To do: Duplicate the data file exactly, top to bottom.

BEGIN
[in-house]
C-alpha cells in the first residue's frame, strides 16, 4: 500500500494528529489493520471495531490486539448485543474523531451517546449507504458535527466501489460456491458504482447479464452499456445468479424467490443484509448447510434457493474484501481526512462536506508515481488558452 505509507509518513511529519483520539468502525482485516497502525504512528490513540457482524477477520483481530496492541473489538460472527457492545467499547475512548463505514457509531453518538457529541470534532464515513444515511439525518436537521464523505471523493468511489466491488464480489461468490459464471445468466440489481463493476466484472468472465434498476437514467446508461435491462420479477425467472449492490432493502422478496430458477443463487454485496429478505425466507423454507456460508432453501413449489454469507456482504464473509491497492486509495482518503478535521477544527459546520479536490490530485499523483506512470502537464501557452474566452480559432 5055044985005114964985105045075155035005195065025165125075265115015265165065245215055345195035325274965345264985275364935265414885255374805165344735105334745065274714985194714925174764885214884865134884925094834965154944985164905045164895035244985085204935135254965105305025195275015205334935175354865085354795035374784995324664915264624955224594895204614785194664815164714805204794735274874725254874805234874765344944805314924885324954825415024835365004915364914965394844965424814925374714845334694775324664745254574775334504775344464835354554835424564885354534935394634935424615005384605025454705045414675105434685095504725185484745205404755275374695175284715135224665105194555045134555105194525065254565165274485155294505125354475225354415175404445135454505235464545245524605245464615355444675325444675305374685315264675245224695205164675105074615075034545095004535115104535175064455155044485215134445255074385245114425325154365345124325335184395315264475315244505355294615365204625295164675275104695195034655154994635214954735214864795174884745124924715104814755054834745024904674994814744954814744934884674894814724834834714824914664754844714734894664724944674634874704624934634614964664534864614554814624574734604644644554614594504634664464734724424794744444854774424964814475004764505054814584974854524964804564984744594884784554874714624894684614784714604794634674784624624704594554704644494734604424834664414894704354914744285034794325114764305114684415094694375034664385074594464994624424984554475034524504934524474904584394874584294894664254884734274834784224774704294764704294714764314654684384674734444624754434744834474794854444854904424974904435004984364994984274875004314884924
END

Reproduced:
[in-house]
C-alpha cells in the first residue's frame, strides 16, 4: 500500500494528529489493520471495531490486539448485543474523531451517546449507504458535527466501489460456491458504482447479464452499456445468479424467490443484509448447510434457493474484501481526512462536506508515481488558452 505509507509518513511529519483520539468502525482485516497502525504512528490513540457482524477477520483481530496492541473489538460472527457492545467499547475512548463505514457509531453518538457529541470534532464515513444515511439525518436537521464523505471523493468511489466491488464480489461468490459464471445468466440489481463493476466484472468472465434498476437514467446508461435491462420479477425467472449492490432493502422478496430458477443463487454485496429478505425466507423454507456460508432453501413449489454469507456482504464473509491497492486509495482518503478535521477544527459546520479536490490530485499523483506512470502537464501557452474566452480559432 5055044985005114964985105045075155035005195065025165125075265115015265165065245215055345195035325274965345264985275364935265414885255374805165344735105334745065274714985194714925174764885214884865134884925094834965154944985164905045164895035244985085204935135254965105305025195275015205334935175354865085354795035374784995324664915264624955224594895204614785194664815164714805204794735274874725254874805234874765344944805314924885324954825415024835365004915364914965394844965424814925374714845334694775324664745254574775334504775344464835354554835424564885354534935394634935424615005384605025454705045414675105434685095504725185484745205404755275374695175284715135224665105194555045134555105194525065254565165274485155294505125354475225354415175404445135454505235464545245524605245464615355444675325444675305374685315264675245224695205164675105074615075034545095004535115104535175064455155044485215134445255074385245114425325154365345124325335184395315264475315244505355294615365204625295164675275104695195034655154994635214954735214864795174884745124924715104814755054834745024904674994814744954814744934884674894814724834834714824914664754844714734894664724944674634874704624934634614964664534864614554814624574734604644644554614594504634664464734724424794744444854774424964814475004764505054814584974854524964804564984744594884784554874714624894684614784714604794634674784624624704594554704644494734604424834664414894704354914744285034794325114764305114684415094694375034664385074594464994624424984554475034524504934524474904584394874584294894664254884734274834784224774704294764704294714764314654684384674734444624754434744834474794854444854904424974904435004984364994984274875004314884924